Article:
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Deadly crash on private road part of a bigger problem in Far East El Paso

A private road where three people were killed during the weekend is shedding light on a bigger issue Far East El Paso is facing–growing pains.

Th crash happened Saturday night on Jobe Road, between Ascension Atreet and Montwood Drive. ABC-7 learned Jobe Road is a private road, which means it’s not managed by the city or the county.

Private roads aren’t held to the same standards as city or county roads because they’re not built to accommodate regular traffic and that can prove to be dangerous, as it in the weekend crash.

The county isn’t allowed to add signs alerting drivers of a private road or establishing a speed limit and by law, private property owners aren’t allowed to close off a road to the public.

Residents who live near Jobe Road, oftentimes drive through private roads to get to where they need to go.

On Monday, ABC-7 spoke with County Commissioner Vince Perez, who represents that precinct. He said the road was built by the original owners of Jobe Construction. Parts of the business have been sold since then and Perez said the road now belongs to Cemex Construction. ABC-7 also reached out to Cemex Construction about the road, but the company did not respond.

Perez said Far East El Paso is a fast-growing area and before there was housing and a lot of development, there was a lot of land that belonged to private owners. The original owners, Jobe Construction, built roadways meant to be used by its trucks.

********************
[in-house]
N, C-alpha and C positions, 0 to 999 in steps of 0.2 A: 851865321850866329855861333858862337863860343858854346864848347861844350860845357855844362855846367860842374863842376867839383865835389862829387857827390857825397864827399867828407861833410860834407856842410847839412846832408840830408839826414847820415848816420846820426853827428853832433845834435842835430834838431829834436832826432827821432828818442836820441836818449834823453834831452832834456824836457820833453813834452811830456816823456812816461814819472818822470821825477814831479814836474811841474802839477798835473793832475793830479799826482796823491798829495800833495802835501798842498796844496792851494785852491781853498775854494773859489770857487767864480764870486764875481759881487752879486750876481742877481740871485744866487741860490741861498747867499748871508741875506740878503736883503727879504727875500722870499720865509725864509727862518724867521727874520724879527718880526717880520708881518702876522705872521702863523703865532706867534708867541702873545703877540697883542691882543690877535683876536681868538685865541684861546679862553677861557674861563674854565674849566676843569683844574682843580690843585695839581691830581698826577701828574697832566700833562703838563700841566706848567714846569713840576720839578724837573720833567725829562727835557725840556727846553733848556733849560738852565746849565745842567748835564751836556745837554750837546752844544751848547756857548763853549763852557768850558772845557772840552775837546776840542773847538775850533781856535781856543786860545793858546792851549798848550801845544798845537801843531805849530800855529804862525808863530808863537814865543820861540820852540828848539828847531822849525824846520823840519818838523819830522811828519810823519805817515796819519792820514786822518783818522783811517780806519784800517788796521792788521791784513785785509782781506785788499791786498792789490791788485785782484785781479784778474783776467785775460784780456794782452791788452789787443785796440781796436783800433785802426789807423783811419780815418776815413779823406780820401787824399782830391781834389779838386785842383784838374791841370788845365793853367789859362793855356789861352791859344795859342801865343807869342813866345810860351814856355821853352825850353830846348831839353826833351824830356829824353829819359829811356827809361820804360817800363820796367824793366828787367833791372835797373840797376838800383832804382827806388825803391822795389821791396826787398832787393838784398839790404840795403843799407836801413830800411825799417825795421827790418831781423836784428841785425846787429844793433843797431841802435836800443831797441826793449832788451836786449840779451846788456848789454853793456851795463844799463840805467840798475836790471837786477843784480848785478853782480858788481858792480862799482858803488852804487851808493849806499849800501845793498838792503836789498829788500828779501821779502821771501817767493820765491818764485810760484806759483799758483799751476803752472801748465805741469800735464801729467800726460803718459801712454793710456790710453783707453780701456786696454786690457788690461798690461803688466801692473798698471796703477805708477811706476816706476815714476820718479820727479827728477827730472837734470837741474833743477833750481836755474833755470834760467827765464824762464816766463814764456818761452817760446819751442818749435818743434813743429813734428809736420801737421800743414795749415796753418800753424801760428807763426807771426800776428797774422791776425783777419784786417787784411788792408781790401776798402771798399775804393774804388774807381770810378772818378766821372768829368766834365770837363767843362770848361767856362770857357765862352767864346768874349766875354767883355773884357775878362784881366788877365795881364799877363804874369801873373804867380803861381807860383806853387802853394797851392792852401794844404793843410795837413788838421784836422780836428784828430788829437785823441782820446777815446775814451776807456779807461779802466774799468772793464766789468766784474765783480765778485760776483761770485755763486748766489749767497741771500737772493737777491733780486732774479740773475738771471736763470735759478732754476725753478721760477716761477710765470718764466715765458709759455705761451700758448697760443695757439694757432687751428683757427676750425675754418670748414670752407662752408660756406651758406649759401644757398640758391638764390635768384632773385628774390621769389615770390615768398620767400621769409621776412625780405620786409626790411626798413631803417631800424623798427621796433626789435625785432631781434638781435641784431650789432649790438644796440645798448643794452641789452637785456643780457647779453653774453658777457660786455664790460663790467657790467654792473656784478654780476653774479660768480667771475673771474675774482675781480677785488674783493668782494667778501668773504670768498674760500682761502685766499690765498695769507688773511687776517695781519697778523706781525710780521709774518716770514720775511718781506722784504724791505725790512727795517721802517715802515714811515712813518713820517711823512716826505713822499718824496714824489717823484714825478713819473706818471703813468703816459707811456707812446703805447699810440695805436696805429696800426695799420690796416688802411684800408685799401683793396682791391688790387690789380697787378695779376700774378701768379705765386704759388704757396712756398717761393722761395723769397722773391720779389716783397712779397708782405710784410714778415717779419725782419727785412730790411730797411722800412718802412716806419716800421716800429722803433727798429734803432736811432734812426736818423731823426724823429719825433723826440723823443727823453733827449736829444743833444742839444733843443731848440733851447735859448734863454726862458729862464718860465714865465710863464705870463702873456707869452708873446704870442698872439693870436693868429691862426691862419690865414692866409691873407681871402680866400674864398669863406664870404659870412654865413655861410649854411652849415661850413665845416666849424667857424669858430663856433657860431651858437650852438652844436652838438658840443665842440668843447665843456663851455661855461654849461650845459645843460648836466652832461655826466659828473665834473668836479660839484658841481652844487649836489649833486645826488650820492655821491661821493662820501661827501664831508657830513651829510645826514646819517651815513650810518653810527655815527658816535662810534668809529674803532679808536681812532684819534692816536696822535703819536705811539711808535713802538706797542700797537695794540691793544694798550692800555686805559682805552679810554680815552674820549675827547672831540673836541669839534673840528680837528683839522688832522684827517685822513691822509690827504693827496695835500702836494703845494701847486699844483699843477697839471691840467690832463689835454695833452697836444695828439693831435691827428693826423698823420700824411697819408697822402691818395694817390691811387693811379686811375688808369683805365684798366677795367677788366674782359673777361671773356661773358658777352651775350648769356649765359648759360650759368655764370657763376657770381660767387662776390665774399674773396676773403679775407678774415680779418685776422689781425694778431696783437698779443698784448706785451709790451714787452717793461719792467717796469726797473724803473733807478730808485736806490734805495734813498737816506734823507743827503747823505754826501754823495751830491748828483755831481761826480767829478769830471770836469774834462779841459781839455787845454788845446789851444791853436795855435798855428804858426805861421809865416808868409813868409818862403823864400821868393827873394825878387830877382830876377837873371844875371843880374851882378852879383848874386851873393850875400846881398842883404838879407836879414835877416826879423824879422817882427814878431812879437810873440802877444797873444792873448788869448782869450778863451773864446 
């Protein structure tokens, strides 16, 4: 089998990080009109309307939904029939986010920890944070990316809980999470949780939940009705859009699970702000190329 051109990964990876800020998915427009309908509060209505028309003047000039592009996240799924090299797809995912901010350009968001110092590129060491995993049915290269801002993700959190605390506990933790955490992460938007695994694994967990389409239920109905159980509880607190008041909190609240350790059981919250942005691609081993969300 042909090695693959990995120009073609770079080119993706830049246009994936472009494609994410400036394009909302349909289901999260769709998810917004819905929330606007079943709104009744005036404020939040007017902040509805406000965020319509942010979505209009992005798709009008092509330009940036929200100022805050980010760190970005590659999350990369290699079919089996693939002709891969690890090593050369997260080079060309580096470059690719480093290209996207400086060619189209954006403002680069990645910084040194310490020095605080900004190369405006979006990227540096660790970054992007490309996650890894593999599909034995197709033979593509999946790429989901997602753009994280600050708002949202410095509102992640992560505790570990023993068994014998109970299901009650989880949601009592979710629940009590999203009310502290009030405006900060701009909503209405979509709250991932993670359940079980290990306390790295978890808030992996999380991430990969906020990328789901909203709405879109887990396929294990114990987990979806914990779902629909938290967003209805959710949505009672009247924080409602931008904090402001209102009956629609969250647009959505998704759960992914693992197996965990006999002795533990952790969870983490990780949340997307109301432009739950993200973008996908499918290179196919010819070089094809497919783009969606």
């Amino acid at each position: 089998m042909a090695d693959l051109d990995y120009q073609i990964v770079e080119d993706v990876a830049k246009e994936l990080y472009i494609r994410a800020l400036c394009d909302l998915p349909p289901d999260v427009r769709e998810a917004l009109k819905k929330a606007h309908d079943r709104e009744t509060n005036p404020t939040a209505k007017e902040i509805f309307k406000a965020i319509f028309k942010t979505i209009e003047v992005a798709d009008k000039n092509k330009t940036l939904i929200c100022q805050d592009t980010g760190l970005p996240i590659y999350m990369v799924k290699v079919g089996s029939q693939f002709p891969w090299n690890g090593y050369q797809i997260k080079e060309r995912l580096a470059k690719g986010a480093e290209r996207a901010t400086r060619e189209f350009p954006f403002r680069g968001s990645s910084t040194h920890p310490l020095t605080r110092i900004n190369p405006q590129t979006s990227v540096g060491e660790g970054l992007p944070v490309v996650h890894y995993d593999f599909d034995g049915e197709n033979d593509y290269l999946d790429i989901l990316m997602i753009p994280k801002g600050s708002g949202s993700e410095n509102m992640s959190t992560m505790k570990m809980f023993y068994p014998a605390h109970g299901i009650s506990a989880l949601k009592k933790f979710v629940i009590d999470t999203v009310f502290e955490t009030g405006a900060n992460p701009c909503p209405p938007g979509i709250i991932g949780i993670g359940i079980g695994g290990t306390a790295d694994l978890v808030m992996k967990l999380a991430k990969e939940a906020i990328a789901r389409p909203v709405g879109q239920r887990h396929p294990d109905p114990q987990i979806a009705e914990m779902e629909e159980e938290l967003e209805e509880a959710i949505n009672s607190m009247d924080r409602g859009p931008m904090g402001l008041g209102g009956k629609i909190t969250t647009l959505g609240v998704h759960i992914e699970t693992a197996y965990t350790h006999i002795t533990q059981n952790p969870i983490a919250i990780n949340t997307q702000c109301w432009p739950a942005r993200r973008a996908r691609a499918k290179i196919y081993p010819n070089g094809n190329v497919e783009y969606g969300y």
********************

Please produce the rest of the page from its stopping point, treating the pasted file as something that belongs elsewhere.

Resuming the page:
When private property owner owns a piece of land, the owner has the right to build the road as they see fit. So it’s not up to the same standards necessarily as when the city or county builds roads, because it’s not built to accommodate regular traffic.

“When that private road was built, it was built to accommodate trucks that move slower, that usually just go during business hours, but once the public has access to it, if it grants access, the road can’t be shut off to public, so it creates this gray area where it is a private road on private property where the county is prohibited from putting signage, speed limits, but then again, the public still utilizes the road,” Perez said.

Perez also said one of the biggest problems El Paso will be facing in the next decade, will be providing the roads that connect residents where they need to go. He said there are no plans right now to acquire Jobe Road, but he does tell ABC-7 the county will be making the largest investment it’s ever made in transportation in the region in the next three to five years.

“We hope that with the arterial roads we’re building will provide a much more efficient route for residents to use as apposed to relying on these private roads, but again, as a private property owner, these roads just weren’t made to accommodate traffic,” Perez said.

The county is investing $400 million dollars in these projects. Some of them will be started this year, including the extension of Greg Drive, which will provide a connection from the Montana Vista community to Zaragosa Road.

The two other men involved in the deadly rollover are still hospitalized. The crash is still under investigation.

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